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Module 3: Preeclampsia and hypertension in pregnancy


Hypertensive disorders of pregnancy occur in about 10% of women.

There are 3 different types of hypertensive disorders in pregnancy.

  • 1. Chronic /essential hypertension, where hypertension has either existed prior to the pregnancy or occurs before 20 weeks gestation.
  • 2. Gestational hypertension (GH), where hypertension is of new onset after 20 weeks of gestation with blood pressure ≥140/90 on 2 recordings 4 hours apart. Approximately 25% of these women go on to develop preeclampsia.
  • 3. Preeclampsia, a multisystem disorder unique to pregnancy characterised by hypertension and involvement of one or more other organ systems and / or of the fetus including proteinuria, protein creatinine ration (PCR) >30mg/mmol or >0.3g/24hr), creatinine >90μmol/L, oliguria <80mL/4 hr, platelets <100, evidence of haemolysis or DIC, elevated liver transaminases, severe epigastric/RUQ pain, eclampsia (seizures), hyper-reflexia with sustained clonus, persistent new headache or persistent visual disturbance, pulmonary oedema, fetal growth restriction (SGA with abnormal Doppler waveforms).

These conditions are most common in a first pregnancy but women with previous pregnancies complicated by hypertensive conditions or specific medical conditions are at the most risk.


 Risk factors for Preeclampsia

Previous preeclampsia


Renal disease

Maternal age

Antiphopsholipid syndrome


Chronic hypertension

Multiple pregnancy

Preexisting diabetes


Previous SGA baby

Family history preeclampsia or hypertension


Have a look at this bar chart from a National Women's Health study. You can see that hypertensive conditions of pregnancy are predominantly term diseases with 90% of GH and about 60% of preeclampsia occurring at term (≥37 weeks). However, preeclampsia occurring earlier in pregnancy is usually more severe and more likely to affect the fetus as well as the mother. Preeclampsia is a leading cause of maternal mortality and morbidity and imposes significant risks for the fetus including problems with growth, abruption, stillbirth and the need for early delivery causing prematurity GH and preeclampsia (or even eclampsia) may also present for the first time after delivery in the postnatal period and you should remain aware of this for any women developing signs or symptoms after delivery particularly in the first 48-72 hours.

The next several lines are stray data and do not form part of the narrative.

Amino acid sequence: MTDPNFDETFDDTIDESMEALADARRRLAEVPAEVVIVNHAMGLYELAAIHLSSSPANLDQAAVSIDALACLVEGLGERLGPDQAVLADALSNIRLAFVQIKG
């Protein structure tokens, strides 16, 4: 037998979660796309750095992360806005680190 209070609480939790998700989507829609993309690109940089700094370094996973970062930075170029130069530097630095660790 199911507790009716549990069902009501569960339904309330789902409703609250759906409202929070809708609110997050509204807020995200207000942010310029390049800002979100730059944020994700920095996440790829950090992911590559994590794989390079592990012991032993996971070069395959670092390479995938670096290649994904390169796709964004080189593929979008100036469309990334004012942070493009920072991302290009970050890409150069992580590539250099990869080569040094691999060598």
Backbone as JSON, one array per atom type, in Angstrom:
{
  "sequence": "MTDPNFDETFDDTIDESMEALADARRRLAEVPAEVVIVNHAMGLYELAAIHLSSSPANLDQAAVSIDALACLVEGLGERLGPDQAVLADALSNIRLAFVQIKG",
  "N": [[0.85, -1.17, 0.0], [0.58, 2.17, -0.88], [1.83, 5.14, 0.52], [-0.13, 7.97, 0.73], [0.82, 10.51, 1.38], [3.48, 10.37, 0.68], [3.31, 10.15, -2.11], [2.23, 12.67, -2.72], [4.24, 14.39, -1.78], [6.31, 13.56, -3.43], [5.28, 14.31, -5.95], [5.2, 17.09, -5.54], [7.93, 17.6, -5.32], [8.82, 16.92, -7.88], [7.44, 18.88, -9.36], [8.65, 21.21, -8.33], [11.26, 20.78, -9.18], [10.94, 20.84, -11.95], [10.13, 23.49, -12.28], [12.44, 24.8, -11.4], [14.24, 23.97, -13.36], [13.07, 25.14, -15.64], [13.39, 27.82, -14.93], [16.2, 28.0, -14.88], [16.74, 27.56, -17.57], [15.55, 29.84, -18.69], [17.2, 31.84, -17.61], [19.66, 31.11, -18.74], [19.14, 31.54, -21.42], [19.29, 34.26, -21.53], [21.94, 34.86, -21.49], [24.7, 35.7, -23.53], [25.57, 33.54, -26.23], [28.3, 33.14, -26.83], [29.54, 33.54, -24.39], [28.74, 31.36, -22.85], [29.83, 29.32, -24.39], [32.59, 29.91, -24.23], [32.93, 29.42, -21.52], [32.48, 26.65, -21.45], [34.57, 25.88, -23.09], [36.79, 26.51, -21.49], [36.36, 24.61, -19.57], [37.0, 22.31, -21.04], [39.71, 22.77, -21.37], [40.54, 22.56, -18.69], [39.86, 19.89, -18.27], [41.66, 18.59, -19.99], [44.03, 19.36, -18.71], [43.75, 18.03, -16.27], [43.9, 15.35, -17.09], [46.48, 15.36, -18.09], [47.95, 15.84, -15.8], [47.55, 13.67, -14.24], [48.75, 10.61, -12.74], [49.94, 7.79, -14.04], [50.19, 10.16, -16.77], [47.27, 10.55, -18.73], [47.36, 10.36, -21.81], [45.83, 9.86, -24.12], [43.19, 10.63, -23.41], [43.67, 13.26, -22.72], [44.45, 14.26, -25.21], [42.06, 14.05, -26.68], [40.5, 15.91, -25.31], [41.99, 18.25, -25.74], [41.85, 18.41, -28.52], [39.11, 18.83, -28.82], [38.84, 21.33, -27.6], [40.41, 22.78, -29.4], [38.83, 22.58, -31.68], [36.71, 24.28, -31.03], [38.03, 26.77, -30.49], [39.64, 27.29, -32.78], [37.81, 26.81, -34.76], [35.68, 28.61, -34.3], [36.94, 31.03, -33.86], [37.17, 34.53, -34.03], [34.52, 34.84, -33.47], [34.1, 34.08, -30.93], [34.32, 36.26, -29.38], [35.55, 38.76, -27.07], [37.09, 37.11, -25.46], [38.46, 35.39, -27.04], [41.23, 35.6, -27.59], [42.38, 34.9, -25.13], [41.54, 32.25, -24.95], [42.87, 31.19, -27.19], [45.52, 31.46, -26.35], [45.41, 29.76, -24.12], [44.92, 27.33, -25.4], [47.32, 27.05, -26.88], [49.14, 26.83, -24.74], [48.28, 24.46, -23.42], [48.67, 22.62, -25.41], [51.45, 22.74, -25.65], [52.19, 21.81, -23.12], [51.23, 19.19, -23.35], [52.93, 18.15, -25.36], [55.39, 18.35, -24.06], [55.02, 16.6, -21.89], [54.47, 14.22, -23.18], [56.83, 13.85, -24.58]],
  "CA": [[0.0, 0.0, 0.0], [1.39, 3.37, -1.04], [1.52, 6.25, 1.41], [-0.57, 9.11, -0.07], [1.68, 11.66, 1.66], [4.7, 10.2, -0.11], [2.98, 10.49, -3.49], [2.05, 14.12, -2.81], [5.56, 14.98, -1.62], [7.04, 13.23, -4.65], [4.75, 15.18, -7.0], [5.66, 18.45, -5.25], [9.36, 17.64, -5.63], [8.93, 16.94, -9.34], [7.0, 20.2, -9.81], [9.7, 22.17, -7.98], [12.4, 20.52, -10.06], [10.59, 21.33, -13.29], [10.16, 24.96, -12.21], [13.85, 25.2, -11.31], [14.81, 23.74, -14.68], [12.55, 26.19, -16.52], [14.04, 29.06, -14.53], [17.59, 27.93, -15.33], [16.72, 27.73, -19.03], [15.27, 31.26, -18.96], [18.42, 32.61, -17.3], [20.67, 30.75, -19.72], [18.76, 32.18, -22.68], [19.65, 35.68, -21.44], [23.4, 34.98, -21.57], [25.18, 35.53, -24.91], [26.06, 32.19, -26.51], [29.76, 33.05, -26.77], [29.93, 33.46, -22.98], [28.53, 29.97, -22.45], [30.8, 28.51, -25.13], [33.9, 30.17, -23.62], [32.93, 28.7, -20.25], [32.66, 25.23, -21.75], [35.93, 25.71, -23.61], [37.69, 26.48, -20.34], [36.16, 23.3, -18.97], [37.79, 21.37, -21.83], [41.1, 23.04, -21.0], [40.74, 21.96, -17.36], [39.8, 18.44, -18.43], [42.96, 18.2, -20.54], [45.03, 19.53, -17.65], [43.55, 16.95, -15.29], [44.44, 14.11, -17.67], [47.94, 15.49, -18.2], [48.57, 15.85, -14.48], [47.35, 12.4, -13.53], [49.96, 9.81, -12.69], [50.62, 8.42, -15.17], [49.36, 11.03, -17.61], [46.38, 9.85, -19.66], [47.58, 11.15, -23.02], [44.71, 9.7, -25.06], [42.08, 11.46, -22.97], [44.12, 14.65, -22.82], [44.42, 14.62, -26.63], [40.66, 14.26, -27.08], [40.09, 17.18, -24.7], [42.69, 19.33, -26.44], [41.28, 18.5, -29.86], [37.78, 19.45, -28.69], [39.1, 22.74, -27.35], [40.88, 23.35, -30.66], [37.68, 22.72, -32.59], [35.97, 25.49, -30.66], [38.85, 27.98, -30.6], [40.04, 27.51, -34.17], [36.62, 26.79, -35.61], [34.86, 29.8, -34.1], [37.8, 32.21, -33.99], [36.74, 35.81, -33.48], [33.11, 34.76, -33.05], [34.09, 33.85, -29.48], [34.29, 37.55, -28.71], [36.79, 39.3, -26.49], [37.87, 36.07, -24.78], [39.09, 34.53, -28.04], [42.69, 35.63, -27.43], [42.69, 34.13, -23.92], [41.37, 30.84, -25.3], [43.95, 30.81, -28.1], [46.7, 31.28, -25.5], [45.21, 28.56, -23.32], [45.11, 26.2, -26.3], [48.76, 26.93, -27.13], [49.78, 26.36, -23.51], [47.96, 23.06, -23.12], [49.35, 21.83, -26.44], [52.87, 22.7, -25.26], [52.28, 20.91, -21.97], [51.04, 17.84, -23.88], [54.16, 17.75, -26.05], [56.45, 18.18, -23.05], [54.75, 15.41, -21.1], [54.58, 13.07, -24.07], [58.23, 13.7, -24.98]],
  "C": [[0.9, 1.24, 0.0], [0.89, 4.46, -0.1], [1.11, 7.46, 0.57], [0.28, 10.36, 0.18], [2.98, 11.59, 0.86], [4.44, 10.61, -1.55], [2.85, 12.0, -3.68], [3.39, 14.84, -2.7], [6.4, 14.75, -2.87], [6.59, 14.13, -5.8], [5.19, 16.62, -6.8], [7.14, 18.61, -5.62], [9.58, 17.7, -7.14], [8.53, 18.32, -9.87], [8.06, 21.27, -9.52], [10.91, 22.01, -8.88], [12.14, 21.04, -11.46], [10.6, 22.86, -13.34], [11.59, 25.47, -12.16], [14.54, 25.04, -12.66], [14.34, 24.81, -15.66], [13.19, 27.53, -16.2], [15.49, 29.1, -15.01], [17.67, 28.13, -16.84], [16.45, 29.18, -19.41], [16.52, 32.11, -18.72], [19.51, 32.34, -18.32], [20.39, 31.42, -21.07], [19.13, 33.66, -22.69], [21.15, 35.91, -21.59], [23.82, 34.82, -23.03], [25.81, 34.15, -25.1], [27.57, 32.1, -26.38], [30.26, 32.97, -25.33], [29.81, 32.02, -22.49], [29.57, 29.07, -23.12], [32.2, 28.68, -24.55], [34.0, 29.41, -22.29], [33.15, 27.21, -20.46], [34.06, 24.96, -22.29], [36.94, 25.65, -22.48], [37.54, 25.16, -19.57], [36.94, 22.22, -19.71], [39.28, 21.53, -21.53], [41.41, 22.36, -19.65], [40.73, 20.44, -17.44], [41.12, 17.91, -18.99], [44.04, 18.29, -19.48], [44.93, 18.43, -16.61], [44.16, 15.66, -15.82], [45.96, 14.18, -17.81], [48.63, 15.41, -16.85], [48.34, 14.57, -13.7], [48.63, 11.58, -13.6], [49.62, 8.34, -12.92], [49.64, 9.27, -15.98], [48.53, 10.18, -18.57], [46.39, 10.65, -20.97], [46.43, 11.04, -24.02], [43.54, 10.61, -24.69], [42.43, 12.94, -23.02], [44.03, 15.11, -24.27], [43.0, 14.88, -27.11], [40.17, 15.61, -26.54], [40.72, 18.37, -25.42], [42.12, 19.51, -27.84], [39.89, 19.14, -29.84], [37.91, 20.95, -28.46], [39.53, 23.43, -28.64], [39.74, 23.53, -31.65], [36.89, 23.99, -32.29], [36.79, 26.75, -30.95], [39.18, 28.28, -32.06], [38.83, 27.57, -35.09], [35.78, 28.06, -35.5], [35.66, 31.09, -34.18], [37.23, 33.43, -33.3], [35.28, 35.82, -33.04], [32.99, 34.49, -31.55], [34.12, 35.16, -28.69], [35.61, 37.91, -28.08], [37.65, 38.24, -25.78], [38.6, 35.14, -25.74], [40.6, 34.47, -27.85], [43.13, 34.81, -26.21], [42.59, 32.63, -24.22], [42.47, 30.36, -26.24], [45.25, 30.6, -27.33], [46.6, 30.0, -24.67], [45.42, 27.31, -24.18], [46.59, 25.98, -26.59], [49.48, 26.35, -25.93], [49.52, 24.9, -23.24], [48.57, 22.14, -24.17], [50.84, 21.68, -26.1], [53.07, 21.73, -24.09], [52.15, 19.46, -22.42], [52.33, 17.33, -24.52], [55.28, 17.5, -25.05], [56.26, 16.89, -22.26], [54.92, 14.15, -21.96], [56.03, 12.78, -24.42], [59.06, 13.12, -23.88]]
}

Farquhar C, Roberts H, editors. Introduction to obstetrics and gynaecology. 4th ed. Auckland: The University of Auckland, Faculty of Medical and Health Sciences, Dept. of Obstetrics and Gynaecology; 2017.
Read Chapter 13. Hypertensive disorders in pregnancy

Mol BWJ, Roberts CT, Thangaratinam S, Magee LA, de Groot CJM, Hofmeyr GJ. Pre-eclampsia. Lancet. 2016;387(10022):999-1011. doi:10.1016/S0140-6736(15)00070-7

This good review will give you further information on preeclampsia

North RA, McCowan LM, Dekker GA, Poston L, Chan EH, Stewart AW, et al. Clinical risk prediction for pre-eclampsia in nulliparous women: development of model in international prospective cohort. BMJ. 2011;342:d1875.

SCOPE Study.


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